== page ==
Erosion is the enemy of both agriculture and civilization, according to J. Russell Smith, author of “Tree Crops,” a classic text on arboreal agriculture. Smith took a series of trips in the 1930s to the Mediterranean, Far East and Middle East to study land use. He was appalled by the vast stretches of destroyed and depleted land he encountered: ” Forest – field – plow – desert. That is the cycle of the hills under most plow agricultures.” Between the water erosion on hilly and sloping lands and the wind erosion on flat plains, the world’s fertile topsoil continues to drift away or be washed away. So it is no exaggeration to say that topsoil erosion is as big a threat as climate change, a problem not as visible as the coming oil shortage but a far greater danger to humankind.
The world’s population is bigger than ever, and all humanity needs food. But depending, for our food, on a system that systematically ruins the land simply means that sooner or later we will not be able to produce food for ourselves.
The megacrops (the most important commercial crops) of the 20th century are all weak competitors – they have to be planted in environments where other plants have been eliminated. Grains, for instance, are grown on bare fields with every weed sprout sprayed or harrowed out of existence. Rice is cultivated in flooded, intensively weeded paddies; soybean and rapeseed are grown in fields stricken by chemicals; and corn is grown in huge blocs as big as small countries, where no other living thing is allowed to survive.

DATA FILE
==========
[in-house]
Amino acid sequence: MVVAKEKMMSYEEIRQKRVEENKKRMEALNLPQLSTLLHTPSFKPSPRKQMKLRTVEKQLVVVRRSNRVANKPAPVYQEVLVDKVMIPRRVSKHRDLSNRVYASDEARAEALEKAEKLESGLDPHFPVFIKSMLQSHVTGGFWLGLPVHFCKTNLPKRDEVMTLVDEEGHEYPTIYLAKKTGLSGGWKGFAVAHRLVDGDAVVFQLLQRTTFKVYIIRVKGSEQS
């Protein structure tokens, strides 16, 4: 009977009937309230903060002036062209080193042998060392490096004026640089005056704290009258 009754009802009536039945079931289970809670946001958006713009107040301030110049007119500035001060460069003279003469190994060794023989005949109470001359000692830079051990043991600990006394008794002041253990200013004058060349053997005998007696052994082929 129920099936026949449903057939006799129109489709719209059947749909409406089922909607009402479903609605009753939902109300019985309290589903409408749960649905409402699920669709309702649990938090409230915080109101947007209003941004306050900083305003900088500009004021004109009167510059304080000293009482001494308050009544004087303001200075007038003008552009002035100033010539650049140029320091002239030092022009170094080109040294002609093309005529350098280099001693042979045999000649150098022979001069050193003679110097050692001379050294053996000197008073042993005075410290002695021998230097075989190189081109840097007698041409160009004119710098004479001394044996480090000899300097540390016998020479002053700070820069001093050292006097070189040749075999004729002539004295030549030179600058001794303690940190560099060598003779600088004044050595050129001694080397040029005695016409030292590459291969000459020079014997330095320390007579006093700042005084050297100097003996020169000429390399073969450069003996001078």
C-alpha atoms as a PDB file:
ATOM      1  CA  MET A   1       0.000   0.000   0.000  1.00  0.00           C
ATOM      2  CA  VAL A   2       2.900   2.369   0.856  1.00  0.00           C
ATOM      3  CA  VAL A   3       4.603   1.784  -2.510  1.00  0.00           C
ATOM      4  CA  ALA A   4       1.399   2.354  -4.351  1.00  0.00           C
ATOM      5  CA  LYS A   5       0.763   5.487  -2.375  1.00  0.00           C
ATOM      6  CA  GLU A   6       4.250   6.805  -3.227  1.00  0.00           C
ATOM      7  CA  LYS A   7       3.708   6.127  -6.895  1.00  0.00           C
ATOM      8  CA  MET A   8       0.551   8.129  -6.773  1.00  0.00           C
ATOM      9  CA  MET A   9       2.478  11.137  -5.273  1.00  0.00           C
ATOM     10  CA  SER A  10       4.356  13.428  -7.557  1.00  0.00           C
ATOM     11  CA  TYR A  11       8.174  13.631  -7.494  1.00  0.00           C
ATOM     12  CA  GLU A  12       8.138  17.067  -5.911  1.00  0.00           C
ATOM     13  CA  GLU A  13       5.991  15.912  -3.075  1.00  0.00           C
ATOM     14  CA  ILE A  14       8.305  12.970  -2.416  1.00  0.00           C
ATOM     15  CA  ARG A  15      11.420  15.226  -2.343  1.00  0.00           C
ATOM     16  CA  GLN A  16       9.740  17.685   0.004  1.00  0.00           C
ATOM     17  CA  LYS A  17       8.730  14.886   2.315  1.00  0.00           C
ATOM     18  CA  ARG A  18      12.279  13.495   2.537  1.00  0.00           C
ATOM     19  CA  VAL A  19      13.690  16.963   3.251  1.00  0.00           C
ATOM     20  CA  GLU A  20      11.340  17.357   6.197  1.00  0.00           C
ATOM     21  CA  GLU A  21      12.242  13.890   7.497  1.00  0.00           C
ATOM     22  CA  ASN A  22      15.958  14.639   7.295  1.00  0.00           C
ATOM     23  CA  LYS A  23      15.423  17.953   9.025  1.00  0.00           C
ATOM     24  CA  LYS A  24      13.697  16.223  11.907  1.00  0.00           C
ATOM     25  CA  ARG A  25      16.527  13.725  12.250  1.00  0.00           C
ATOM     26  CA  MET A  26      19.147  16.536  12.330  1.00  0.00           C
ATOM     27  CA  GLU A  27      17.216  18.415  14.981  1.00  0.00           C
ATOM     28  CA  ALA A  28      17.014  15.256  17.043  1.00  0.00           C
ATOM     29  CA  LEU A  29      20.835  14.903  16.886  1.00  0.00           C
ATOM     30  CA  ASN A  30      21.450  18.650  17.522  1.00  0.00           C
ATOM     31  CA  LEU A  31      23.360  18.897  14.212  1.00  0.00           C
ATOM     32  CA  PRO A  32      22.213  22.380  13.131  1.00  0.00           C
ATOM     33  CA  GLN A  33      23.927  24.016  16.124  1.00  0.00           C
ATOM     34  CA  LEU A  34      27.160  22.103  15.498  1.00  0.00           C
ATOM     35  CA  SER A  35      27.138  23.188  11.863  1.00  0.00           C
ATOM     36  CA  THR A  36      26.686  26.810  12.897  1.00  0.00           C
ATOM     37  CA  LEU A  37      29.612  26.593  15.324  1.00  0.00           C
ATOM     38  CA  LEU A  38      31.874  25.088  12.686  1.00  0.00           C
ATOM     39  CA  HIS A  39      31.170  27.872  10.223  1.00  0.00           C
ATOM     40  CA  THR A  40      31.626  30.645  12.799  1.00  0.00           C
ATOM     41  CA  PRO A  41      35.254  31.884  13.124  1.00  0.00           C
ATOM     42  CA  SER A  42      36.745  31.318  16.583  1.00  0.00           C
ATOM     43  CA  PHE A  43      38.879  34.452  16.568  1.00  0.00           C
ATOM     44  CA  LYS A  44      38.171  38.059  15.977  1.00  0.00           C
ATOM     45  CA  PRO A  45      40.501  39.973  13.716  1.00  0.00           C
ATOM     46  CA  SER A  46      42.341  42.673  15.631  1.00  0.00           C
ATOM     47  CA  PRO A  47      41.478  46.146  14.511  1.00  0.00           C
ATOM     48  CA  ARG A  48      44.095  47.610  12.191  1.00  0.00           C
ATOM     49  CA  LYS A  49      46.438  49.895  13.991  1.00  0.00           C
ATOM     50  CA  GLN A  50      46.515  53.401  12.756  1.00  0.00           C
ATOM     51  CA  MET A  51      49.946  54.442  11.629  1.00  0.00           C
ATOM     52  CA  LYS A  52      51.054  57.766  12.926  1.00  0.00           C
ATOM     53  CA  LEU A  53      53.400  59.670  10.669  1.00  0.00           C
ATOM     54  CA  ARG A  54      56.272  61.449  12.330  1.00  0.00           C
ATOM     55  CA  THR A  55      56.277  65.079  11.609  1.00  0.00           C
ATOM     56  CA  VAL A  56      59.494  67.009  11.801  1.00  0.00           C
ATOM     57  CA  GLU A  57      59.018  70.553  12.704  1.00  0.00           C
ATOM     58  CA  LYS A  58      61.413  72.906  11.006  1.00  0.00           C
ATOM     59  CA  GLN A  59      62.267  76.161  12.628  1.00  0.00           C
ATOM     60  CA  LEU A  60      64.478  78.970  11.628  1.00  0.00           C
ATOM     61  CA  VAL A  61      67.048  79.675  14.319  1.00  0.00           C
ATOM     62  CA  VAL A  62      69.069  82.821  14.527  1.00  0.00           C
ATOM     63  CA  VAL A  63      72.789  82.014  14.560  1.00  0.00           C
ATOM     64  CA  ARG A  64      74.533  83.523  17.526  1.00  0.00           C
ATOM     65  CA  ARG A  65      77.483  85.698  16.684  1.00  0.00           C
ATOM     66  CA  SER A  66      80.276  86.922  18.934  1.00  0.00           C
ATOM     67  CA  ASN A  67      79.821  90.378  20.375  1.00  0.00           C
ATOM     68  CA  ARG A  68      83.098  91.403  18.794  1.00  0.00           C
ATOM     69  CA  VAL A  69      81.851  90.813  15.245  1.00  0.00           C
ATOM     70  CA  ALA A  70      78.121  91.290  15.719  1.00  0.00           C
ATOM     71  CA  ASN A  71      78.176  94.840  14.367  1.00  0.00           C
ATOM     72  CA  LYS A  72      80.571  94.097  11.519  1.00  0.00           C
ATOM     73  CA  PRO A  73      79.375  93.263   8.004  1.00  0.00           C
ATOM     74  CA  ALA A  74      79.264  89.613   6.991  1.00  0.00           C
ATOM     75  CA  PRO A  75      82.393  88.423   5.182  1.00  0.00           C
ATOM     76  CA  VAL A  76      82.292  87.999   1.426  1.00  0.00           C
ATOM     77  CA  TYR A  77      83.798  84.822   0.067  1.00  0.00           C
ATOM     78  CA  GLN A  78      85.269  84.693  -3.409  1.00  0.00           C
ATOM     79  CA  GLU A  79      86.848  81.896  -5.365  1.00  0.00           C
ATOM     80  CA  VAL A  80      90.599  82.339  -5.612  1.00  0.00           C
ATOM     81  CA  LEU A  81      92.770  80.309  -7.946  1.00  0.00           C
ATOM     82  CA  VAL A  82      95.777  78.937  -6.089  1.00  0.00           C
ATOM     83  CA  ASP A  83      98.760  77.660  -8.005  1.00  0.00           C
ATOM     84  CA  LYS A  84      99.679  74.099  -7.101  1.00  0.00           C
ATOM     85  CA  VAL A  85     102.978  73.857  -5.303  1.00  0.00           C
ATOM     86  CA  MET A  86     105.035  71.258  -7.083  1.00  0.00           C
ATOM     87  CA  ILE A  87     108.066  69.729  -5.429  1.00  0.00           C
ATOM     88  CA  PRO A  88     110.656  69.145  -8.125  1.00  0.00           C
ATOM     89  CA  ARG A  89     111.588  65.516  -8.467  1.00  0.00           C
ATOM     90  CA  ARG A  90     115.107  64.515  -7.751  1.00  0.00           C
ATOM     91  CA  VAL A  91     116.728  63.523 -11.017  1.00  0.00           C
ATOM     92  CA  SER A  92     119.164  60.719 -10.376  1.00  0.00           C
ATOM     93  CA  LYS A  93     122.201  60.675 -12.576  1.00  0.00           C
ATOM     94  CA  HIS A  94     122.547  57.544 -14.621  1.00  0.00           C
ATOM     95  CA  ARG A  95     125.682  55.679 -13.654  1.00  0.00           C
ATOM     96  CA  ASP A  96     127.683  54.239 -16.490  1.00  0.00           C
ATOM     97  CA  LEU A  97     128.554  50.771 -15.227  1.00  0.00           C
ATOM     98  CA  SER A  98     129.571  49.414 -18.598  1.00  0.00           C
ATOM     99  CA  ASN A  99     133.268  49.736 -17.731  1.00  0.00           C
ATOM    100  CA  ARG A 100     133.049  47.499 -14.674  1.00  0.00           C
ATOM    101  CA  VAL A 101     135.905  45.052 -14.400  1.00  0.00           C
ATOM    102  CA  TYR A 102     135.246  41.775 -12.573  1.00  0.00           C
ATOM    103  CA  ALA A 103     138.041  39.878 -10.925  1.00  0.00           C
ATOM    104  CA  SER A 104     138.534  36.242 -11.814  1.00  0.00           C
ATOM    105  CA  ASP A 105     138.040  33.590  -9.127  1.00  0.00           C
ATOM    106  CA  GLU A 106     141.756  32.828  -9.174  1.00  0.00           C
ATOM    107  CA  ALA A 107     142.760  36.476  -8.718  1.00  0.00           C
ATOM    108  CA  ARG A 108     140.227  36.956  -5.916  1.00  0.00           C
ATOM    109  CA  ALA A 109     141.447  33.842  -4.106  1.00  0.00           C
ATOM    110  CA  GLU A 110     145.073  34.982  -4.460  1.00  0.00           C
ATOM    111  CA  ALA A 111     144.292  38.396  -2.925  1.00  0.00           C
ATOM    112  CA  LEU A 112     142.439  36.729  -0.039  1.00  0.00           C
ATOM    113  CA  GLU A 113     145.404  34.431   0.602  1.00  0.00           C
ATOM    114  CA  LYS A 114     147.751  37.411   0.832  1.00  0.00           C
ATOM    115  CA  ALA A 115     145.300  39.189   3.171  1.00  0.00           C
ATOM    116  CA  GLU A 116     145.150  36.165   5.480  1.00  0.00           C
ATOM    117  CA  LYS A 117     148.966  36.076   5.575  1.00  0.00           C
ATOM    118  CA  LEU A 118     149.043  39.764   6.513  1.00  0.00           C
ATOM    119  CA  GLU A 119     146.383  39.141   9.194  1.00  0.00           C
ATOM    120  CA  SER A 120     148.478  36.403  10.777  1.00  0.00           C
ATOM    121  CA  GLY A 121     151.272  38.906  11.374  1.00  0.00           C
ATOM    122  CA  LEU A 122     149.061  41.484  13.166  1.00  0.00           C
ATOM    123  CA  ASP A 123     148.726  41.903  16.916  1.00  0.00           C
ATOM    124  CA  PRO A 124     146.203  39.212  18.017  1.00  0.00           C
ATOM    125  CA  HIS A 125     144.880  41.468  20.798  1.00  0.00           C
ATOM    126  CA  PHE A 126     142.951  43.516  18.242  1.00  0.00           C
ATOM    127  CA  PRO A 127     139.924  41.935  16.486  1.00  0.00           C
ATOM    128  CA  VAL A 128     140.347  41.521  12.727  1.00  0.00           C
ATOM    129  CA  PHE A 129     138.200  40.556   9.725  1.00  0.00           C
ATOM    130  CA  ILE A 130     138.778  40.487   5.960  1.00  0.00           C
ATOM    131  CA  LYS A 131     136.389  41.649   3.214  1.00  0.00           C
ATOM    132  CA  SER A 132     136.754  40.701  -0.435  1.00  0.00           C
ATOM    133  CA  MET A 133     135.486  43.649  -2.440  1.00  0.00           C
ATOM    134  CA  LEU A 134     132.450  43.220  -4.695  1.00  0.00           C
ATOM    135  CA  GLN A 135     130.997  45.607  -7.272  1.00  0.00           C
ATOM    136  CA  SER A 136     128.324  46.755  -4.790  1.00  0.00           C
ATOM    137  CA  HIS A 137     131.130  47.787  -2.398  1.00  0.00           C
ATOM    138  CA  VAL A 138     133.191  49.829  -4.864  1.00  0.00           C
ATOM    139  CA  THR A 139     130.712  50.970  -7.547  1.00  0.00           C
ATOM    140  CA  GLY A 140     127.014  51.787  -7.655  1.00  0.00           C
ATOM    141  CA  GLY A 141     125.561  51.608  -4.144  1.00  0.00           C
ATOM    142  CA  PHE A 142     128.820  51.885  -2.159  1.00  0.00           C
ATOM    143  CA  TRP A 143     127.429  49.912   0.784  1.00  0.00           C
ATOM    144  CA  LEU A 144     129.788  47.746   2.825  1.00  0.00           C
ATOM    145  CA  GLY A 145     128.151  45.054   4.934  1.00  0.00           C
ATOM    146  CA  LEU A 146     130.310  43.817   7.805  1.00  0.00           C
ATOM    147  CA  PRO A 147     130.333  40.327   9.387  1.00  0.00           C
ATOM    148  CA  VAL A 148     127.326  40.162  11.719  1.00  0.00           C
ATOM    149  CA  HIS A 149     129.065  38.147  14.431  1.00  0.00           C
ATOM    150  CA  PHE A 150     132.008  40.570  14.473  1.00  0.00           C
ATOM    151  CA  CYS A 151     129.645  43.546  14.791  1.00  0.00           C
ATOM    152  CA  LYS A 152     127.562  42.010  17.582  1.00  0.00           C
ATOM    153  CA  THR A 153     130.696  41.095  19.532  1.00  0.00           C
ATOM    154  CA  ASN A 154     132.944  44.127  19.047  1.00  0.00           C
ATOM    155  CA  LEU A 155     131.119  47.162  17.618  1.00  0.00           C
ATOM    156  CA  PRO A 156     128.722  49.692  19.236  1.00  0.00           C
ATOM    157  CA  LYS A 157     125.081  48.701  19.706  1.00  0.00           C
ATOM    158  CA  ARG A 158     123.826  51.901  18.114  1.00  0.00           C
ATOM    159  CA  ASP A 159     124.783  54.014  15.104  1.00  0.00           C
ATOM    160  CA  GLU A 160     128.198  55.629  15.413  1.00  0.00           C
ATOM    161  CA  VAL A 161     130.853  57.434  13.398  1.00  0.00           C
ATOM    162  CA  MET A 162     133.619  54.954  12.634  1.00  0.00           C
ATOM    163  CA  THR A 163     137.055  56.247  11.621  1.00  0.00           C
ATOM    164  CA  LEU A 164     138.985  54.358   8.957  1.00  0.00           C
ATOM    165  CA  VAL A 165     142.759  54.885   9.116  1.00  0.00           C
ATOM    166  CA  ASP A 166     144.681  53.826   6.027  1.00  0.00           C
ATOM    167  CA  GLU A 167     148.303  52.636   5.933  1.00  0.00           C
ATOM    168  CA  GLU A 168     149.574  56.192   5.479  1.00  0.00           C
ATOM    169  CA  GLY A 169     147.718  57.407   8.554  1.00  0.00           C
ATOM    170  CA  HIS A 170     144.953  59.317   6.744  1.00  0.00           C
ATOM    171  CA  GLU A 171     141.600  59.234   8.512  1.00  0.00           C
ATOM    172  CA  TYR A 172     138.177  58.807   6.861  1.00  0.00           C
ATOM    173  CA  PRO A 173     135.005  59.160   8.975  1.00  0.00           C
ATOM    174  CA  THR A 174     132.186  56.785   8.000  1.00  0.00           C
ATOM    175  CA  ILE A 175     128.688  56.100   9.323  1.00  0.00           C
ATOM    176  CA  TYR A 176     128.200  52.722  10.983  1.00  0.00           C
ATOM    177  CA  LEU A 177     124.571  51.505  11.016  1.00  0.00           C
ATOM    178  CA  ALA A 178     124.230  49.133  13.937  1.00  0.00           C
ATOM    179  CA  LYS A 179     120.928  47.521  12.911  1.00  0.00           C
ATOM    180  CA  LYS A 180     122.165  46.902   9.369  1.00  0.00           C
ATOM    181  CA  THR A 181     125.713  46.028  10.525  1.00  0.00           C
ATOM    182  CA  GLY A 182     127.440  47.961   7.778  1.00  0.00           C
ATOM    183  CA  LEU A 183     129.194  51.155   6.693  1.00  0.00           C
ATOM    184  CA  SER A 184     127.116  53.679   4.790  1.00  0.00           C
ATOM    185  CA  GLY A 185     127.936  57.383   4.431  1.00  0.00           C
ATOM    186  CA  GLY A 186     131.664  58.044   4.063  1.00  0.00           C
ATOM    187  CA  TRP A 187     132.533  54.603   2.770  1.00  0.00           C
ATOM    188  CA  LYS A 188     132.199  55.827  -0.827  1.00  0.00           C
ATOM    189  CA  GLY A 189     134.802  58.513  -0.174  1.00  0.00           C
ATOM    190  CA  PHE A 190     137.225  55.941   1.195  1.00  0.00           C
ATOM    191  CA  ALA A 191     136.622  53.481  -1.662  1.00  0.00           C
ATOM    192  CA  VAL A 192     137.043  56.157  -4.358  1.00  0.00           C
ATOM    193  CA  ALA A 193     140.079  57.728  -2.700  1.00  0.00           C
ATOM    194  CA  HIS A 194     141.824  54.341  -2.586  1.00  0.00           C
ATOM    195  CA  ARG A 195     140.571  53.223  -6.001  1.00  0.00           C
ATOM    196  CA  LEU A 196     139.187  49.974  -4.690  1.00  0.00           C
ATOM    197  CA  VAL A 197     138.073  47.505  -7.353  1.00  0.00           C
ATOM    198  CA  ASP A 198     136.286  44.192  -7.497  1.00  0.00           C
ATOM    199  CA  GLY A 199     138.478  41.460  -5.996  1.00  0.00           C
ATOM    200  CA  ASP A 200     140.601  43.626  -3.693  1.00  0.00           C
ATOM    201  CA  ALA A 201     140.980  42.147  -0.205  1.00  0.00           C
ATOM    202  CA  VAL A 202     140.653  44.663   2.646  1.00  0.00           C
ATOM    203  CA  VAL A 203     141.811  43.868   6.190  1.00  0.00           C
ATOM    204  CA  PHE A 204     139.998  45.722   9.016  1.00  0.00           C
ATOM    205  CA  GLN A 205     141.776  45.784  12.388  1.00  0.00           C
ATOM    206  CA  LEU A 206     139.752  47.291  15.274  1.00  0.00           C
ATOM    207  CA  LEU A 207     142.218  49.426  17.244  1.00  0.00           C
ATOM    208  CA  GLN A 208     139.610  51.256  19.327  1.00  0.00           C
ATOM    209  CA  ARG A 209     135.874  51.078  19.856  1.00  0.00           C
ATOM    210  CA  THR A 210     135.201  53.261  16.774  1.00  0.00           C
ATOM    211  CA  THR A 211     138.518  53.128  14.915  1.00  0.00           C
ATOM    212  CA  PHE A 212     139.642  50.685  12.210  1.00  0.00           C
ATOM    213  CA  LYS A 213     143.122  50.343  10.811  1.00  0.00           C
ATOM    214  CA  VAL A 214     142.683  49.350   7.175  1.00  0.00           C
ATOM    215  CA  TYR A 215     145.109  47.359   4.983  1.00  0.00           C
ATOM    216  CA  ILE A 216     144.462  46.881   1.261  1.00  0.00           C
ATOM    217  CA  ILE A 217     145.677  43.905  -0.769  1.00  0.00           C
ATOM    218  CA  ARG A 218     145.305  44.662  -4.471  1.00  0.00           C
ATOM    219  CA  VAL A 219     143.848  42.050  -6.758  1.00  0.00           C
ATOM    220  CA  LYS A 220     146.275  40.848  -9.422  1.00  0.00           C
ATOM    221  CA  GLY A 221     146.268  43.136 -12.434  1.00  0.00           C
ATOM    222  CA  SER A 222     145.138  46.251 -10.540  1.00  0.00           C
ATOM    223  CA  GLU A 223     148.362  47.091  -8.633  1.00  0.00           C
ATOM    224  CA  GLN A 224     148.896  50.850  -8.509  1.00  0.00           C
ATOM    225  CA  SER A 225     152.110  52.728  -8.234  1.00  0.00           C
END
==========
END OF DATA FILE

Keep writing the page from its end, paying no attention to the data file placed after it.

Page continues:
A terrible ecological price is paid for this kind of cultivation, all over the world. Communities wither, wildlife disappears, and the land dies. Unfortunately, almost every modern crop is cultivated this way.
That is, every kind of crop except trees. Their bounty of fruits, nuts, fibers or pods is a blessing to the earth, and their cultivation is not inherently damaging. Trees do not need annual plowing and can be fertilized with organic materials like compost and mulch. Diverse orchards can be kept pest free with sensible strategies.
Just about every damaging factor in modern agriculture is absent from arboreal cultivation. Tree crops can actually yield significantly more food, including carbohydrates and animal feed. Once upon a time, in ancient Greece and among Native Americans in California , for example, the main source of bread was oak trees. The bottom line is that there are many alternative options that need to be explored.
Moreover, the ecological benefits of trees are profound: They make food and oxygen, and manufacture topsoil by breaking up rocks in the subsoil and releasing minerals later stored in fruit, seeds and leaves. Their roots stabilize the soil and protect it – creating microorganisms and insect homes. Trees stop erosion, store water and are magnets for rain. A mature deciduous tree may give off 500 liters of water from its approximately six acres of surface area on a warm summer day. The cool air under the trees, drawn upward as rain clouds glide over, often leads to rain. The trees then absorb water through their leaves, and the raindrops settle among their roots.
With all the benefits of arboreal agriculture, why then are plowed crops the most prevalent form of cultivation? Perhaps modern agriculture has narrowed its sights to things that can be bred quickly and provide produce quickly – things that can be done in an instant. Agriculture is focused on quick annual crops.
On this Tu Bishvat, we should remember trees’ environmental benefits in mitigating and stabilizing the climate: The air and the earth are several degrees cooler under a tree in hot climates and several degrees warmer in a cold one. In addition to acting as the world’s lungs, trees are the earth’s air conditioners. Deforestation, something of a throwaway line when global climate change is discussed, is most likely one of its main causes. Public debate over climate change must address alternative cultivation methods and embrace arboreal agriculture as a key solution.